|Figure 1. Clitocybe candicans.|
Name: Clitocybe candicans
Collection Date: October 4, 2011
Habitat: On woody debris.
Location: The West Woods Park in Geauga County.
Description: Cap 2-10 cm broad, convex becoming plane to broadly umbonate; surface smooth or with whitish down, or sometimes with riverlike lines; waterly brown to pale buff. Flesh thin, colored like cap; odor unpleasant or mild. Gills adnate to decurrent, close, pale buff or colored more or less like cap. Stalk 3-8 cm, 0.4-2 cm thick, equal or tapered at either end, often hollow in age, sometimes fluted; colored more or less like cap. Favors hardwoods.
Arora, D. (1979). Mushrooms Demystified. Berkeley, CA: Ten Speed Press.
Collector: Cara Tompot
Key Used: Arora, D. (1979). Mushrooms Demystified. Berkeley, CA: Ten Speed Press.
Key to the Major Groups of Fleshy Fungi
Basidiomycetes Pg 52.
Fruiting body with a cap and stalk, or just a cap; spores borne on gills (radiating blades) on underside of cap; spore print obtainable (if spores are being produced) Agarics (Gilled Mushrooms) p. 58.
Key to Agarics:
1b. Spores forcibly discharged, hence a spore print obtainable if spores are being dispersed; gills exposed at maturity; common and widespread.
2a. Spore print white to buff, yellow, yellow-orange, or lilac-tinged.
3b. Neither volva nor warts present (but cap and stalk may have scales or fibrils.)
4b. Not as above- (above: gills typically free and veil present; veil usually forming an annulus (ring) on stalk, or if not then stalk typically scaly or slimy below the veil); veil absent, or if present then gills normally attached to stalk.
6b. Not as above- (above: gills decurrent and foldlike (at least when young), i.e., gills thick, blunt, shallow, and usually forked or with cross-veins); gills usually platelike or bladelike.
7b. Not as above- (above: gills and/or flesh exuding a latex (milk or juice) when broken; stalk typically more than 3 mm think; spores with amyloid warts or ridges.
8b. Not with above features- (above: fruiting body brittle and rather rigid, the stalk snapping open cleanly like a piece of chalk (i.e., without fibrous context); cap usually plane to depressed at maturity; stalk typically at least 3 mm thick; veil absent; usually but not always terrestrial; cap and stalk tissue typically containing nests of sphaerocysts; spores with amyloid warts of ridges.)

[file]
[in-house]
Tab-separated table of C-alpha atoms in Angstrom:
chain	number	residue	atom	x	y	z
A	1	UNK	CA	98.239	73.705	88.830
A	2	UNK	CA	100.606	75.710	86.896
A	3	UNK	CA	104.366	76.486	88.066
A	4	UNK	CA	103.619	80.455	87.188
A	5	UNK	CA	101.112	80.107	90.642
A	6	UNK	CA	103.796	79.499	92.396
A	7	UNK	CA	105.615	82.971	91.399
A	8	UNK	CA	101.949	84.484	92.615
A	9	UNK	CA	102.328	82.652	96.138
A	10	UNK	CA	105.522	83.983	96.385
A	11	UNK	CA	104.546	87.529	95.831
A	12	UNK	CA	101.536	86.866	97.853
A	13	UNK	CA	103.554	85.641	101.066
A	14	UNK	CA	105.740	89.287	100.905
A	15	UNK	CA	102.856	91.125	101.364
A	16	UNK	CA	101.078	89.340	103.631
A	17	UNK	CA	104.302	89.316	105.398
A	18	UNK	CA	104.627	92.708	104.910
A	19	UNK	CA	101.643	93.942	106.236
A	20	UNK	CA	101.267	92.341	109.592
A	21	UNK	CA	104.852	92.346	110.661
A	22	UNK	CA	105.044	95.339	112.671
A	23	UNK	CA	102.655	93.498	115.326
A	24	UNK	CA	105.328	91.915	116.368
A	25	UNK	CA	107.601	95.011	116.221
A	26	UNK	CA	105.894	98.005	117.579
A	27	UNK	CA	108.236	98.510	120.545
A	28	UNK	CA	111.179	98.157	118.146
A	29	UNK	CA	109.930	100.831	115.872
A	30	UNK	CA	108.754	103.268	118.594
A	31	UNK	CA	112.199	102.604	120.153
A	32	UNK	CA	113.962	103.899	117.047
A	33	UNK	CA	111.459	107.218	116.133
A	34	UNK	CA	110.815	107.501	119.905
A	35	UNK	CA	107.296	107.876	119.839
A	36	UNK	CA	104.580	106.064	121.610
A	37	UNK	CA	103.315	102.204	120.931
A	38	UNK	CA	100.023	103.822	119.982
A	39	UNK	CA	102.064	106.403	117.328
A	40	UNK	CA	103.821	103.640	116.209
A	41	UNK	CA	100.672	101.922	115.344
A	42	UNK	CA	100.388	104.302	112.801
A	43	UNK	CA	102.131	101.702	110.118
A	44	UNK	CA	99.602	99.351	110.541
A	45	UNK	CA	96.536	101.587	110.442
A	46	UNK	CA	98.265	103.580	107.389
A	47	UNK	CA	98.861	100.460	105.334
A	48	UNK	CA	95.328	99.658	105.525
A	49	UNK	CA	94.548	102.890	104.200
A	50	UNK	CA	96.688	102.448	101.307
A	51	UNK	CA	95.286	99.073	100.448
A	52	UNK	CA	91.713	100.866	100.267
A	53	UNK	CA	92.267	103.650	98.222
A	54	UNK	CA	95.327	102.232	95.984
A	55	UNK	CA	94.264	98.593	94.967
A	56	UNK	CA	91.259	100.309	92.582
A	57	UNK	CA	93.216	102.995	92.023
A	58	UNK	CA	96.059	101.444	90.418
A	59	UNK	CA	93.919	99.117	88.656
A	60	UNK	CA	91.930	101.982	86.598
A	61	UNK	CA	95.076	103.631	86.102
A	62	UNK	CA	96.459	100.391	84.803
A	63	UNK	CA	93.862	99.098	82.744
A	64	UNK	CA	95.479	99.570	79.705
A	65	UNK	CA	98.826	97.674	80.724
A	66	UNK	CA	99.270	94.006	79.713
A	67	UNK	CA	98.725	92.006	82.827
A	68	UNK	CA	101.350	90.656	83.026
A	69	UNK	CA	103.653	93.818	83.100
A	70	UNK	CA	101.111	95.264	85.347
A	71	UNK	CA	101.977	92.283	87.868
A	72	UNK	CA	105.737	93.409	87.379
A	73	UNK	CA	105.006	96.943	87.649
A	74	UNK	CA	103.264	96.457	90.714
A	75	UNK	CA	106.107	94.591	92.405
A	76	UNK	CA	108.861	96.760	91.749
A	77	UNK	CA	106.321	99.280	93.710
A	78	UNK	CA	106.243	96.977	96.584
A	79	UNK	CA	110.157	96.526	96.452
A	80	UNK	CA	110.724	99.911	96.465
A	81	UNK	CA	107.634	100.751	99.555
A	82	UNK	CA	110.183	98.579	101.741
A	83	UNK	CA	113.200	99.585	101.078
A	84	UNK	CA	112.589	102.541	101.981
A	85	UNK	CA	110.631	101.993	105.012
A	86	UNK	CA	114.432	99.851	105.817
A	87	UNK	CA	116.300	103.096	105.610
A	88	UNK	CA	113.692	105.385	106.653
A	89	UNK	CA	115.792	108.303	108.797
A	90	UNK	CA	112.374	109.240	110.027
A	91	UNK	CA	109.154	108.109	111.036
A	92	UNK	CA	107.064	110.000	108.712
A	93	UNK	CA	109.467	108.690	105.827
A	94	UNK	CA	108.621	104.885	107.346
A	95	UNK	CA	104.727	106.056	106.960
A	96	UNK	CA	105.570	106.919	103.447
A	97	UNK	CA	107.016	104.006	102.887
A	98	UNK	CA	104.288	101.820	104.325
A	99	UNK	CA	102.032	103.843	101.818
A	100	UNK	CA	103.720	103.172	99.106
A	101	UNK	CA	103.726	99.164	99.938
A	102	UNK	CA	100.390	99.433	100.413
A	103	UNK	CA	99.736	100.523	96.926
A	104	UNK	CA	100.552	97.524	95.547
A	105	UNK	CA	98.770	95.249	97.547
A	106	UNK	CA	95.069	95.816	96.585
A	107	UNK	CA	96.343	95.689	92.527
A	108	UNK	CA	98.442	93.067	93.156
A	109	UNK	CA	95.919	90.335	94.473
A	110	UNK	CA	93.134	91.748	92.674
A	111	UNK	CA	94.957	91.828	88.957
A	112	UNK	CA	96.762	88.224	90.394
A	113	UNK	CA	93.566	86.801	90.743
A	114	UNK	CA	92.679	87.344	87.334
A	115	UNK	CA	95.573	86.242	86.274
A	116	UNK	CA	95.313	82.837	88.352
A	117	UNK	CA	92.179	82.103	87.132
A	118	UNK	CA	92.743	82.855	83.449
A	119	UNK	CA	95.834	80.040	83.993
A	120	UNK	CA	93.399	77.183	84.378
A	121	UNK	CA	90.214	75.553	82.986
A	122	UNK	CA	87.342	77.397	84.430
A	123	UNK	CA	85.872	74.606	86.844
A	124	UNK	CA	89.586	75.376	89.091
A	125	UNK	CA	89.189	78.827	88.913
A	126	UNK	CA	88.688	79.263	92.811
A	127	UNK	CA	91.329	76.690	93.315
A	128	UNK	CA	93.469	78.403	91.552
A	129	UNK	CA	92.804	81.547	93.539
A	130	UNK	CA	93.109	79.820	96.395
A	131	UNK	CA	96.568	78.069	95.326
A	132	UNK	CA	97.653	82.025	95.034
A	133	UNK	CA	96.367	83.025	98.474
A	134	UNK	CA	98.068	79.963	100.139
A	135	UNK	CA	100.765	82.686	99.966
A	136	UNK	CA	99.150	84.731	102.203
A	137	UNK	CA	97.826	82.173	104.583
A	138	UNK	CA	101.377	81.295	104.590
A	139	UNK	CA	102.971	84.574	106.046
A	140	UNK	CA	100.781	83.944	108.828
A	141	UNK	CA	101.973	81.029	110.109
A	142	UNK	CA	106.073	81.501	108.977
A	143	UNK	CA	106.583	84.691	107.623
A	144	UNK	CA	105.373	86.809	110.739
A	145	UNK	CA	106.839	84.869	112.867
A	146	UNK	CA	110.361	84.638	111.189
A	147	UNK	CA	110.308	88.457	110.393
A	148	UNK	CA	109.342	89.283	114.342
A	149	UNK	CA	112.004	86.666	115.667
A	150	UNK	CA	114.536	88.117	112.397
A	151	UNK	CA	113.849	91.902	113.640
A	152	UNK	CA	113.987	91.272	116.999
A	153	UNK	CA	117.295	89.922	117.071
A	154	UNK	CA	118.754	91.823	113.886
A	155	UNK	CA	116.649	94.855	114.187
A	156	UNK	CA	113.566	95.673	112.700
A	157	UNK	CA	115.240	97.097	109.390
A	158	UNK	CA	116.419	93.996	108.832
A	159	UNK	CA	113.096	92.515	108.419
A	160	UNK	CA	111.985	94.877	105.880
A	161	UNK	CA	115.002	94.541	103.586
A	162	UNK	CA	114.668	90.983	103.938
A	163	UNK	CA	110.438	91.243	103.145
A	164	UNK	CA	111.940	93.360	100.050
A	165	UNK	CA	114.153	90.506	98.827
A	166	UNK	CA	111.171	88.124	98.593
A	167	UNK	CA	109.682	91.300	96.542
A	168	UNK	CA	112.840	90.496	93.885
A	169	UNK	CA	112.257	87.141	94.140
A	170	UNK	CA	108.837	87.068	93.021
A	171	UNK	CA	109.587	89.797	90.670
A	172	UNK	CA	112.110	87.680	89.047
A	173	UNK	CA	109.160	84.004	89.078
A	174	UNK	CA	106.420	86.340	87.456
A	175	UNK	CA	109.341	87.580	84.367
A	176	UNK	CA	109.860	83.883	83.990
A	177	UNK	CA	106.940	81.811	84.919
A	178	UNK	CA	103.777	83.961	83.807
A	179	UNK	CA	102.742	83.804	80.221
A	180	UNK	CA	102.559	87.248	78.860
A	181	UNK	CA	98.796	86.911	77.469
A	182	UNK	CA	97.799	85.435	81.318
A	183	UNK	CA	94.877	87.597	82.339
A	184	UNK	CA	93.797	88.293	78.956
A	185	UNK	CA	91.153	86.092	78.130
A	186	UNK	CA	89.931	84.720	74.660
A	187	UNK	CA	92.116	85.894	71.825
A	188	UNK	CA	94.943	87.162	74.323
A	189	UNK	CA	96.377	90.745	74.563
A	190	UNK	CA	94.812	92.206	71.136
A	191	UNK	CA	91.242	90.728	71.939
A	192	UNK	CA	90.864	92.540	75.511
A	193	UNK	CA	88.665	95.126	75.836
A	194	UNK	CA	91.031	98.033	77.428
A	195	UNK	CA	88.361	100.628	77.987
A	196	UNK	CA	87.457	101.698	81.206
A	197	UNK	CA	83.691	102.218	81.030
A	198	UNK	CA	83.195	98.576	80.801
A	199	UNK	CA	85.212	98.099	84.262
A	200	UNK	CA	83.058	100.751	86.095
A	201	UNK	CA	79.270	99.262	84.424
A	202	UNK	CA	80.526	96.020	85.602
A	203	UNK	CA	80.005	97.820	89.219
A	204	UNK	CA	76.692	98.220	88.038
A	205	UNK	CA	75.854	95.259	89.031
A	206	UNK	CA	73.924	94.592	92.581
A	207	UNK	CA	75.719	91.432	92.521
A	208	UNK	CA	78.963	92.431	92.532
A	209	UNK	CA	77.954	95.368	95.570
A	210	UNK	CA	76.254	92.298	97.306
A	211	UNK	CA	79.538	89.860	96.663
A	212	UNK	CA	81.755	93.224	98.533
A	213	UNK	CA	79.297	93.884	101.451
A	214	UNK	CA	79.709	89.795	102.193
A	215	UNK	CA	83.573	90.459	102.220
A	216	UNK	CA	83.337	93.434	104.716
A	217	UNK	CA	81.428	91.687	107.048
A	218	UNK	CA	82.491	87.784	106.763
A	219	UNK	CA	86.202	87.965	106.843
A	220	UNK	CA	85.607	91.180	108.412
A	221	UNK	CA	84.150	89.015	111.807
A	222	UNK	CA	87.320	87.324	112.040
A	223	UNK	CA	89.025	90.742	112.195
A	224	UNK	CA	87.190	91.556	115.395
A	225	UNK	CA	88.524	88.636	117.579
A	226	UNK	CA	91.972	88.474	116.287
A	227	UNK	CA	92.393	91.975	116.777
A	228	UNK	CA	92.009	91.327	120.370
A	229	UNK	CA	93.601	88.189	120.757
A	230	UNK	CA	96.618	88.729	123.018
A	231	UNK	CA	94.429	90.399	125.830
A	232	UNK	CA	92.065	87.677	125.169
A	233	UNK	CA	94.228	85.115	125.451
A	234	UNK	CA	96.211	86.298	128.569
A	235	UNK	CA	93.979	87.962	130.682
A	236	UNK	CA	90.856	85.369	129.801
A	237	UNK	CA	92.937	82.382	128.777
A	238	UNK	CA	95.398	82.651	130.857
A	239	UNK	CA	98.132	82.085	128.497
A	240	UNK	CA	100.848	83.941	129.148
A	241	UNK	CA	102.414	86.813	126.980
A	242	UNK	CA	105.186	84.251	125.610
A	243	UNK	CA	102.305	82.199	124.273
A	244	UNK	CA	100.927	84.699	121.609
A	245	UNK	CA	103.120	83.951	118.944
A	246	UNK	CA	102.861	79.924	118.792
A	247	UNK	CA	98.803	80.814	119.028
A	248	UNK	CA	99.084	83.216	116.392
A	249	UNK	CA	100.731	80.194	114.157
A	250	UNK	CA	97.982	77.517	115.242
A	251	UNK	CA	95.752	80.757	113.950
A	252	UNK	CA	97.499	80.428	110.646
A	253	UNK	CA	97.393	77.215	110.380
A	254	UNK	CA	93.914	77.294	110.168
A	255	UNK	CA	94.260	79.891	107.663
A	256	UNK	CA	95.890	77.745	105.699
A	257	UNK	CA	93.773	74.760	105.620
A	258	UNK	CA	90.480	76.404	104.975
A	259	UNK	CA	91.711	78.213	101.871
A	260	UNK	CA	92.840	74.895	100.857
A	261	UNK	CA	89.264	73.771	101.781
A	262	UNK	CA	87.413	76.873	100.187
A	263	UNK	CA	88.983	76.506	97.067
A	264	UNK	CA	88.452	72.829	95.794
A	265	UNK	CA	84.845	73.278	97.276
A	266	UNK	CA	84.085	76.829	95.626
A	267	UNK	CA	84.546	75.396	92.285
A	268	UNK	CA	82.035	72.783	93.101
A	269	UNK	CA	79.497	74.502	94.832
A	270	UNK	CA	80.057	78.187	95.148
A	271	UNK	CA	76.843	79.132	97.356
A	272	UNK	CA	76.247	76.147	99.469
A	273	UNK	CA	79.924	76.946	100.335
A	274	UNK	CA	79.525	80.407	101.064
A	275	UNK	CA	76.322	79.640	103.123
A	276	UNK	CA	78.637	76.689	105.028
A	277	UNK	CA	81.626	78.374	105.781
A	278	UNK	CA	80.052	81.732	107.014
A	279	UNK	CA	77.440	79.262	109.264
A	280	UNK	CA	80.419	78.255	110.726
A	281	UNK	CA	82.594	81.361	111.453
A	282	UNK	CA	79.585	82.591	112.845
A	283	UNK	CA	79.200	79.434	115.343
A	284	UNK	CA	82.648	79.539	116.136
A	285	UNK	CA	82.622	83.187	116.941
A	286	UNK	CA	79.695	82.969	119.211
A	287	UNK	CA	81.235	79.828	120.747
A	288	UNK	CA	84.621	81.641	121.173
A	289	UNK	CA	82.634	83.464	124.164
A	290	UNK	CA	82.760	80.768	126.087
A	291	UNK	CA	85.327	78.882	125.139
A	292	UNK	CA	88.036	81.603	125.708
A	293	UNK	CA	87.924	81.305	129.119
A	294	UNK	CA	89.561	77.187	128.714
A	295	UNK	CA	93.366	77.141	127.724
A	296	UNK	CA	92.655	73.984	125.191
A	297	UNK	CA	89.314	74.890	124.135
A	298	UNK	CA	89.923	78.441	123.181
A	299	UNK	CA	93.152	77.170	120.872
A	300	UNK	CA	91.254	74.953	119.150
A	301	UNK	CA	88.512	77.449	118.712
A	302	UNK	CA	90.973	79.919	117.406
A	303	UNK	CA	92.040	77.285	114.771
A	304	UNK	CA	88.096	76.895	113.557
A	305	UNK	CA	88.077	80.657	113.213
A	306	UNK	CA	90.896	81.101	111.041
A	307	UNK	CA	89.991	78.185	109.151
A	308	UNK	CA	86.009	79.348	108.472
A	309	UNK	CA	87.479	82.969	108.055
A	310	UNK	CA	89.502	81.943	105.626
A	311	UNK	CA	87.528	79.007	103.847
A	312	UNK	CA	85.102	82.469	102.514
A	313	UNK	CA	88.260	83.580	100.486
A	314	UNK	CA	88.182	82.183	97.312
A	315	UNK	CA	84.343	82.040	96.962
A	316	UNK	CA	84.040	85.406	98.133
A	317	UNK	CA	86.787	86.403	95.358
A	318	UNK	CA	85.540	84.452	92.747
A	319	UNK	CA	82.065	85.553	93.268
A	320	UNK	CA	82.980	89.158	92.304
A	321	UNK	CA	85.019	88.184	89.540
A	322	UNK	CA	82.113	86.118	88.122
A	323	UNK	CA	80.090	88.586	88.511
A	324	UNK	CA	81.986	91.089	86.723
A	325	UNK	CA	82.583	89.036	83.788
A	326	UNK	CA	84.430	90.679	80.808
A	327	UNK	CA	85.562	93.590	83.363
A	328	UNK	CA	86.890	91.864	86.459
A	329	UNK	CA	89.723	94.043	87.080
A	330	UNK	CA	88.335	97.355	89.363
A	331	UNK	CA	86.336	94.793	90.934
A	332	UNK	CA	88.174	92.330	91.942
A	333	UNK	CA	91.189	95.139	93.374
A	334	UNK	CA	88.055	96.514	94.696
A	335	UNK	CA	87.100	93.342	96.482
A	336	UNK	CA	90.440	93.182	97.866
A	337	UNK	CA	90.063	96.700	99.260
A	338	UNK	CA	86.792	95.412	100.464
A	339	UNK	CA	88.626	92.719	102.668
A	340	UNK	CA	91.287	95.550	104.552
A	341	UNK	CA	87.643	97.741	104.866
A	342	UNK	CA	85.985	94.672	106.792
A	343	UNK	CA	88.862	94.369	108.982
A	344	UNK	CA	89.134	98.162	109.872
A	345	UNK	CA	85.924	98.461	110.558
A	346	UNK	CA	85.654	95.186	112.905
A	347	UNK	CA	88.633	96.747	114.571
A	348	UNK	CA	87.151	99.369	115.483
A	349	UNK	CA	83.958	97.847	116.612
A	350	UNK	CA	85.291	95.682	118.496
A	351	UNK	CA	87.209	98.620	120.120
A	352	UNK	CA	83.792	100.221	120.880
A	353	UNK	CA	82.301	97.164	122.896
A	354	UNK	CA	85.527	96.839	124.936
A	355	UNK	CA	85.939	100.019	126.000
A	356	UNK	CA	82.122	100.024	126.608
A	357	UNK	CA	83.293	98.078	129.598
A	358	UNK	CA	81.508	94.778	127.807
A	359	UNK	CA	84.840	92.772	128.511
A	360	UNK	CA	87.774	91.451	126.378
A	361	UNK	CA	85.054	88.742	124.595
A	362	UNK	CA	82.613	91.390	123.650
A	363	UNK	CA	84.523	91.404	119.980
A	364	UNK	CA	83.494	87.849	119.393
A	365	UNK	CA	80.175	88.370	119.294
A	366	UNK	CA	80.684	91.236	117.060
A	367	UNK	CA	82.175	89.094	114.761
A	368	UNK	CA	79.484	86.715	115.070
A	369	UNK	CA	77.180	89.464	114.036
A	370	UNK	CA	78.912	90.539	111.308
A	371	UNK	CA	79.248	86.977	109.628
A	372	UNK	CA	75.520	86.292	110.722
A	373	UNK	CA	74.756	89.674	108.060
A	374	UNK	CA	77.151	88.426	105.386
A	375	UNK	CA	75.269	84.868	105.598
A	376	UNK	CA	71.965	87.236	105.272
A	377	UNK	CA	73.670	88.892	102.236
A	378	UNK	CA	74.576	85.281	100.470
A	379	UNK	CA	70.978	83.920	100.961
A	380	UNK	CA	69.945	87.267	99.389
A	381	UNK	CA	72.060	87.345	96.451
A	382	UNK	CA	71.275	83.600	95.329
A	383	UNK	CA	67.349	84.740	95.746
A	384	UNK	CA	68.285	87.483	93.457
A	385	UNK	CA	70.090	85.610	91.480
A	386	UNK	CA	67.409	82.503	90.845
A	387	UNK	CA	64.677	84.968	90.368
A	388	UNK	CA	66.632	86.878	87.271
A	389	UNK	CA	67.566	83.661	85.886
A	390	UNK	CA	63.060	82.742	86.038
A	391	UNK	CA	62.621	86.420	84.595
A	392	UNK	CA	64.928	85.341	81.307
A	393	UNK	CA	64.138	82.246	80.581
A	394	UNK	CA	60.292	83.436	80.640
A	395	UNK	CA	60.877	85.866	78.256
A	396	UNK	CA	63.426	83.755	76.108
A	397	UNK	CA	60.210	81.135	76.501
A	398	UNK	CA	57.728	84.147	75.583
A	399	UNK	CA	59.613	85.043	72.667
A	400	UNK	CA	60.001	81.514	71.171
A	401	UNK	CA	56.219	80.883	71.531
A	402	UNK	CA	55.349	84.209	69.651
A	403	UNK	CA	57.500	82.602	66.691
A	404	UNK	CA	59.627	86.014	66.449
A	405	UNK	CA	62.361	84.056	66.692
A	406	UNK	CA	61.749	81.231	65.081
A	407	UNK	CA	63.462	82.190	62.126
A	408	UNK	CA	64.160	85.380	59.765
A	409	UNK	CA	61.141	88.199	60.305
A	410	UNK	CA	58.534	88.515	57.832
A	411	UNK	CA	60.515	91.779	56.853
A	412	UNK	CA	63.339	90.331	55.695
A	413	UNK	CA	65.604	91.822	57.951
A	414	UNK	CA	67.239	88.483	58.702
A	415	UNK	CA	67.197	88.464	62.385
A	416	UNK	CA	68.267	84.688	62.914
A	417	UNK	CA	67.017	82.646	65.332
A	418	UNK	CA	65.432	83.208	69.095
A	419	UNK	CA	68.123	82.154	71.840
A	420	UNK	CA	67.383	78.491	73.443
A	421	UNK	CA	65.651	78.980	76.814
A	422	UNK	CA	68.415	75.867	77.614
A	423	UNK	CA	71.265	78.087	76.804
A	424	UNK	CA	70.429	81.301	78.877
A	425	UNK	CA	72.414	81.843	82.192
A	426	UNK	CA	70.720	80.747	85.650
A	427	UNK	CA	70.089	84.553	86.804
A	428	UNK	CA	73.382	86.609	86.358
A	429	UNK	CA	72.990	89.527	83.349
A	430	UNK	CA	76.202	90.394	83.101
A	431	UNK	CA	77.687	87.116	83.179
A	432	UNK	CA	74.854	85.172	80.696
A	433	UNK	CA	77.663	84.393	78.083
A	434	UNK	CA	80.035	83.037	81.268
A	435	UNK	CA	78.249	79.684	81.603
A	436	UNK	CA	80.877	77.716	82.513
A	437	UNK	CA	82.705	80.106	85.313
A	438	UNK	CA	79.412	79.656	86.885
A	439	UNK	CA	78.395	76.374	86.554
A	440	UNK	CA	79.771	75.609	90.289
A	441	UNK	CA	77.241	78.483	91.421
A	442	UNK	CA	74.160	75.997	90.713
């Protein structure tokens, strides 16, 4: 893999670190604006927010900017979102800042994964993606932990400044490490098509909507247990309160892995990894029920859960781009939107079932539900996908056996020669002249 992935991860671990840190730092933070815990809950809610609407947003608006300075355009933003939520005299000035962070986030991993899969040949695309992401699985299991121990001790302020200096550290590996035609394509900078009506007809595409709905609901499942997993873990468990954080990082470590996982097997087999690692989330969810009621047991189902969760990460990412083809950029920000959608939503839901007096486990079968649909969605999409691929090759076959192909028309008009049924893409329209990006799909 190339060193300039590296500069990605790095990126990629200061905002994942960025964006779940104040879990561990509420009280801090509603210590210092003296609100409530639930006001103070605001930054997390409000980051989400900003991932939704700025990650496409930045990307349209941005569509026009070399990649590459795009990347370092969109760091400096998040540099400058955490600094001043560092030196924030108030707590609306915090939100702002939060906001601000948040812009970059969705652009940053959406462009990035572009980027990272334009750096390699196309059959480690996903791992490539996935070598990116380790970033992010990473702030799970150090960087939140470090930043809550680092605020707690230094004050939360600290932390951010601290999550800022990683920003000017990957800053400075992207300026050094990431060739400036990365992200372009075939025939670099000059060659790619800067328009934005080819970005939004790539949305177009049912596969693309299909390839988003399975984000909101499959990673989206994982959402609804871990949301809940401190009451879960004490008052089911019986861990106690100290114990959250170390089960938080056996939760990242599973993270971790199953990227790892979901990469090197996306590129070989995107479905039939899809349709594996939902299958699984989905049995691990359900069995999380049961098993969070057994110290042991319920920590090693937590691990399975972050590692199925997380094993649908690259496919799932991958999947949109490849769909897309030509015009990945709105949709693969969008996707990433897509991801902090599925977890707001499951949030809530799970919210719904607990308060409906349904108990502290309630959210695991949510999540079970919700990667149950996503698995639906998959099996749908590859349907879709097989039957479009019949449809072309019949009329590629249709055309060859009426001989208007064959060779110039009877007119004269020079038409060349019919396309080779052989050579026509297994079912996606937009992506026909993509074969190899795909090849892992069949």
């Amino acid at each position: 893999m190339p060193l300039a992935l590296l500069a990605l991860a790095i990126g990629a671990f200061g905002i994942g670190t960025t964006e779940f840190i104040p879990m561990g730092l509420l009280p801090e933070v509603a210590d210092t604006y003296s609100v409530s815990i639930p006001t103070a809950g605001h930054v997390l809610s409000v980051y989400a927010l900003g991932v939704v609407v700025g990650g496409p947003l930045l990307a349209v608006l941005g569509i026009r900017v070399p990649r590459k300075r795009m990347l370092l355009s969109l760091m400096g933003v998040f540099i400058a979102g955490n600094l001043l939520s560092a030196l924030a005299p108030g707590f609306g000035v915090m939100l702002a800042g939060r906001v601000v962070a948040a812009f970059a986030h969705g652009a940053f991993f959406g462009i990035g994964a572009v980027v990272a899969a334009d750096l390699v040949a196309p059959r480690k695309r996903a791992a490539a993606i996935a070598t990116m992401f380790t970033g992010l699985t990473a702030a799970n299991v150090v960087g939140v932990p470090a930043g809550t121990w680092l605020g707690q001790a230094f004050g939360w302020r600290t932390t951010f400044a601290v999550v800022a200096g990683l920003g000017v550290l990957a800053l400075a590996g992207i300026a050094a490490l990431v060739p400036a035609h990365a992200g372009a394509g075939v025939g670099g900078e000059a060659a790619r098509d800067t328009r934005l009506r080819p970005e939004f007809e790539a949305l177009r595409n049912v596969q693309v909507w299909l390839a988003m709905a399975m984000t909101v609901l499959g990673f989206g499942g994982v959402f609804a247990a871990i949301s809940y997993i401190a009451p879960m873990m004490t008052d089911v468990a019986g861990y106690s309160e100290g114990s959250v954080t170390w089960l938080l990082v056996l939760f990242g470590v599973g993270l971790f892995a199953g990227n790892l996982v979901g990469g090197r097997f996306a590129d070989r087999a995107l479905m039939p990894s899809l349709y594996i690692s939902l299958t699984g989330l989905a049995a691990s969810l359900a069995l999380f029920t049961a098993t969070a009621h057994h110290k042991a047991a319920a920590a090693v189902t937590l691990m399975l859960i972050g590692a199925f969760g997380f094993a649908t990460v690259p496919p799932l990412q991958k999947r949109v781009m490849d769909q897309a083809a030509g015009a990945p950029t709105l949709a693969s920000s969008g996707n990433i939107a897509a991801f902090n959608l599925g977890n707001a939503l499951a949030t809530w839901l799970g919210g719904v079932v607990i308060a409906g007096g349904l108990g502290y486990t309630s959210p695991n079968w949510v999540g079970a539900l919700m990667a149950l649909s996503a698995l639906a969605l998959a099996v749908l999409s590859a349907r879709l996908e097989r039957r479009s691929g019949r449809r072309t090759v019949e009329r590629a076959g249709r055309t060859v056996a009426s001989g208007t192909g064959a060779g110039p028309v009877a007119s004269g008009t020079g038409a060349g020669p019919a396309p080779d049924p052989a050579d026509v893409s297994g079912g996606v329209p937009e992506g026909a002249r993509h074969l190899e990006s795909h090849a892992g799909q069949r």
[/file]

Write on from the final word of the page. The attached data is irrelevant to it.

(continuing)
9b. Gills not normally waxy; stalk central to lateral or absent; on ground or wood. Tricholomataceae, p.129.
Key to Tricholomataceae:
1b. Not growing on other mushrooms, or if so then gills well-developed, thin, close.
2b. Not as above- (above: fruiting body pinkish to salmon, orange, or yellow-orange; cap surface conspicuously reticulate (netted or veined and pitted); cap 2-5 cm broad; stalk central to off-center, tough; spore print pinkish; found on dead eastern hardwoods; infrequent.)
3b. Stalk present, well-developed, more or less central; growing on ground or wood.
6b. Not as above- (above: stalk arising from an underground “tuber;” cap usually scaly, fibrillose, or granulose; not common.)
7b. Veil absent, or if present then cap and stalk not granulose.
8b. Veil absent or rudimentary and evanescent, not forming an annulus.
9b.Not as above- (above: gills and stalk bruising dark gray.)
10a. Stalk fleshy, usually at least 5 mm thick.
11b. Not as above- (above: fruiting body partially or completely purple, violet, or lilac when fresh (at least the gills); odor not radishlike; usually on ground or compost.)
13b. Spore print variously colored (white, buff, pinkish, etc.)
14a. Spore print white, yellowish, or buff.15b. Not with above features- (above: typically growing in dense clusters in disturbed soil; stalk at least 1 cm thick; caps typically at least 3 cm broad; basidia with siderphilous granules.)
16b. Not with above features- (above: gills pinkish, flesh-colored, cinnamon, or somewhat vinaceous, thickish and fairly well-shaped; cap up to 6 cm broad; stalk rather tough and fibrous, not white; spores spiny.)
17a. Gills typically adnate to decurrent.
18b. Not with above features- (above: gills and flesh olive-yellow to yellow to orange; cap not viscid; gills not repeatedly forked; growing on or near wood.)
20b. Not as above- (above: cap viscid or slimy when moist and/or gills thick, widely spaced, and clean or waxy-looking.) Clitocybe & Allies, p. 148.
Key to Clitocybe &Allies
1b. Not as above- (above: odor distinctly licorice- or aniselike.)
3b. Spore print white to yellowish to buff, or tinged lilac or brownish; fruiting body not commonly purple, and if purple then growing on wood.
13b. Not growing in burned areas, or if so, then very differently colored.
14b. Not as above- (above: gills forked repeatedly and usually orange or odor very fragrant (somewhat like root beer.))
15b. Growing on ground.
24b. Not as above- (above: spore print brownish; fruiting body small and white or grayish; cap often somewhat hairy, especially toward margin; not common.)
25b. Stalk thicker or fruiting body differently colored.
27b. Cap white to buff, grayish, olive-gray, olive-brown, greenish, brown, or darker.
34b. Spore print white, or if yellowish to buff, then not as above.
36b. Growing in woods or under trees, or differently colored.
38a. Cap white or whitish.
39b. Not as above- (above: typically growing in large clusters along roads and paths in the Pacific Northwest and Rocky Mountains.)
40b. Cap smaller, generally less than 8 cm broad. Clitocybe variabilis & others (see Clitocybe albirhiza, pg. 161.)
Once reading the description of the allies, I can easily infer that the true identity is Clitocybe candicans.
|Figure 2. Clitocybe candicans in the wild.|
|Figure 3. Clitocybe candicans.|